Here at Boles Blogs, we have always had a strict and unbending Comments Policy — that you had to use your real name, you could not insult other commenters or authors, and absolutely no curse words allowed — among many other rules.
In the past, in order to foment conversation, we have allowed some anonymity — as long as the commenter was polite — but we never allowed anyone to disparage another person. That sort of hatred and heat serve no purpose in trying to talk to each other and share ideas, and that’s the whole point of a comments stream to me as a publisher. I want light and enlightenment, not damnation and darkness.
A recent NYTimes Op-Ed piece confirmed the verity of what’d we have always known — but it sure feels good to have quantitative support for our Comments Policy instead of just qualitative preferences:
Half of our sample was exposed to civil reader comments and the other half to rude ones — though the actual content, length and intensity of the comments, which varied from being supportive of the new technology to being wary of the risks, were consistent across both groups. The only difference was that the rude ones contained epithets or curse words, as in: “If you don’t see the benefits of using nanotechnology in these kinds of products, you’re an idiot” and “You’re stupid if you’re not thinking of the risks for the fish and other plants and animals in water tainted with silver.”
The results were both surprising and disturbing. Uncivil comments not only polarized readers, but they often changed a participant’s interpretation of the news story itself.
In the civil group, those who initially did or did not support the technology — whom we identified with preliminary survey questions — continued to feel the same way after reading the comments. Those exposed to rude comments, however, ended up with a much more polarized understanding of the risks connected with the technology.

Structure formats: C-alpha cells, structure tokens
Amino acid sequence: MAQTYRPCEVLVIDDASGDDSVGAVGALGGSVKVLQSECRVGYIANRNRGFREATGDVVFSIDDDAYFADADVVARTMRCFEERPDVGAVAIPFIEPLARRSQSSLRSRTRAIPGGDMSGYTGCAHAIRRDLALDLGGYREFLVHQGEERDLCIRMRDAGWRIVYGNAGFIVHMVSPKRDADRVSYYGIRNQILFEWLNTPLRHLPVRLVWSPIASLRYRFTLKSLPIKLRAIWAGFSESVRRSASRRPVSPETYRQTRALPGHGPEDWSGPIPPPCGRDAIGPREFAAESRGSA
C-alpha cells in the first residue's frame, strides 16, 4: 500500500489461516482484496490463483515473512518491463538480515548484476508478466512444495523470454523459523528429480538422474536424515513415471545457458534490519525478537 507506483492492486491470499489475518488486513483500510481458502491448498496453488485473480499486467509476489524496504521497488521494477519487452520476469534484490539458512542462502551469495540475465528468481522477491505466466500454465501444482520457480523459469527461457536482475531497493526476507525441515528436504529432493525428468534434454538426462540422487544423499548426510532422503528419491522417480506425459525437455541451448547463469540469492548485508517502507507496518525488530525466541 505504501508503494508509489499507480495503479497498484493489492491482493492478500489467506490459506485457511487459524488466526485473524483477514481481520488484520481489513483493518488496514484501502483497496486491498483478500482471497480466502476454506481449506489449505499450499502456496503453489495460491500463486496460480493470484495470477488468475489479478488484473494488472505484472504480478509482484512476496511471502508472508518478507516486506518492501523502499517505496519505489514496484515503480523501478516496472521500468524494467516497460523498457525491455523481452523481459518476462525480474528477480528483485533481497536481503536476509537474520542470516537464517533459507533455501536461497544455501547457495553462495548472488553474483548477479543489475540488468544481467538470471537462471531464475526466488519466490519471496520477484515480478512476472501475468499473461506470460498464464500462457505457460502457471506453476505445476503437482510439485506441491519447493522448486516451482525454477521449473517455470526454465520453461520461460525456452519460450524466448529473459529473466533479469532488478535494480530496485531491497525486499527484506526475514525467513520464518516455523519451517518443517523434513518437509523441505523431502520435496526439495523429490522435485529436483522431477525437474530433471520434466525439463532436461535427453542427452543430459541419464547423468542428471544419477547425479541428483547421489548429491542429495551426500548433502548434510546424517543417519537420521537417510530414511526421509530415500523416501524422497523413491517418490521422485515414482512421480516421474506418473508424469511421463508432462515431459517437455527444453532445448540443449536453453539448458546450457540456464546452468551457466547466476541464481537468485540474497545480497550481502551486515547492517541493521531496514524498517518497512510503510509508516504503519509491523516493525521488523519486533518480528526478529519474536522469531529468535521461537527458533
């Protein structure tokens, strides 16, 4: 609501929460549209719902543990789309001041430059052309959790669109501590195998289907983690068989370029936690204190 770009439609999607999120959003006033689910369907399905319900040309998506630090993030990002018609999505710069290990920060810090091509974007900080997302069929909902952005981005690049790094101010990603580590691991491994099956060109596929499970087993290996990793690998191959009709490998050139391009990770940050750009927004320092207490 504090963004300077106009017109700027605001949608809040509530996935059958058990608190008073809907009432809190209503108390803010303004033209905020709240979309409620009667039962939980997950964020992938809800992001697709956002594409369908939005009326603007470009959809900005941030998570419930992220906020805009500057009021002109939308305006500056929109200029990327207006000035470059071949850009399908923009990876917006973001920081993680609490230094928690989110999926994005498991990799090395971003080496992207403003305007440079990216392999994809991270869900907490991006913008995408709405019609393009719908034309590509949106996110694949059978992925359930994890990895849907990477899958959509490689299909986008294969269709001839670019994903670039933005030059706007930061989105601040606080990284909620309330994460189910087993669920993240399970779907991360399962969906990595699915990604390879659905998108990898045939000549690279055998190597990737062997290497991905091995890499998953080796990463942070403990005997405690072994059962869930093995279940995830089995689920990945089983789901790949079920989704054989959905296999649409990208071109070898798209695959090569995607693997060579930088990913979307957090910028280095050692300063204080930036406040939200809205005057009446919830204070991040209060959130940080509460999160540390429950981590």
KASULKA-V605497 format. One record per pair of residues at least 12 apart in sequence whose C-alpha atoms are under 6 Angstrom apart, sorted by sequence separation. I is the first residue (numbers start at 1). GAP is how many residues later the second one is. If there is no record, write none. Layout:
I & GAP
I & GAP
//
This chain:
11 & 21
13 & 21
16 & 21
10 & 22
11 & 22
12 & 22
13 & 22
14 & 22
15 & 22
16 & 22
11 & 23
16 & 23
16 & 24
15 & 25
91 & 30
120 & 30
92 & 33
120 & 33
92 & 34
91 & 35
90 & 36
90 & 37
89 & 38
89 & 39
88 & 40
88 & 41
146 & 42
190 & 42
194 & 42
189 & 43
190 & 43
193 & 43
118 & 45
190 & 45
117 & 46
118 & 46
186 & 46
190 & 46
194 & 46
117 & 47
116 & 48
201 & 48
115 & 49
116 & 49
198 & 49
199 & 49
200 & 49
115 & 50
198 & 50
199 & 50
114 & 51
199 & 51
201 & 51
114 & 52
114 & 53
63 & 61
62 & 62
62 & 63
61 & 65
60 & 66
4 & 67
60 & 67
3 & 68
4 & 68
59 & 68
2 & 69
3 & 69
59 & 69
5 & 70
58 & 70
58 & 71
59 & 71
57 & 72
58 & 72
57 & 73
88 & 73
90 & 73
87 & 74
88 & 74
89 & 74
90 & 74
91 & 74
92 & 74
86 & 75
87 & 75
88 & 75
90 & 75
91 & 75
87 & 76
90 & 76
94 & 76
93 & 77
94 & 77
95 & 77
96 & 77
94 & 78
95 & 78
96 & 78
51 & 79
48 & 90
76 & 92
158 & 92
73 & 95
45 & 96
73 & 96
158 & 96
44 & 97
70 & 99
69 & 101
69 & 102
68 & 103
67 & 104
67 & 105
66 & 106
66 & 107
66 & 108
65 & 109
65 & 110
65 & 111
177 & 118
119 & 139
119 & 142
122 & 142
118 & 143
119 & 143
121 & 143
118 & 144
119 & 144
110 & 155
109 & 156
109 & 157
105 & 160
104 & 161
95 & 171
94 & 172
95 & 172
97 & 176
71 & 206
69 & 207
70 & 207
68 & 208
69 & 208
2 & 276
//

We have also experimented with requiring commenters to be logged in before commenting. For many years, commenters rebelled against that idea, and punished us by not leaving a comment.
To quiet the hateful din over the last few years, many of the big blogs have required commenters to login — usually via direct registration or a verified social networking account — and that seems to be working. The conversation moves forward, people own their words, and the nastiness drills down to nil because you leave yourself no place to hide when you go cruel.
Here at Boles Blogs, we have recently required people to be logged in via WordPress.com or Facebook or Twitter in order to leave a comment. Readers have always been required by WordPress.com to be logged in to the system in order to “LIKE” an article of ours, so we are consciously making a decision to, once again, require identity in order to join in the discussion.
In the past, when we’ve required authorization of identity to comment, our readership plummeted — as if there were a direct negotiation between anonymous involvement and active readership — but today, that doesn’t seem to be the case. Our readership numbers are steady, if not rising, after requiring commenters to be logged in, and our Hate Comments have dropped to Absolute Zero and we also don’t have hundreds of “caught” Akismet Spam messages to delete every day.
With the rise of social networking over the last few years, people commenting on our articles dropped — logged in or not — because it was easier to rage to your Twitter followers and Facebook friends than to stand your ground in a public square comments stream and defend your arguments, but that’s the changing way of the social world. What was once valued is diminished and gone and what was once verboten is now cherished and celebrated — that’s why it’s always important to know what you want, to go your own way, and to own your own behavior, because then none of the changes around you adversely influence who you are and what you have always intended your being to be online.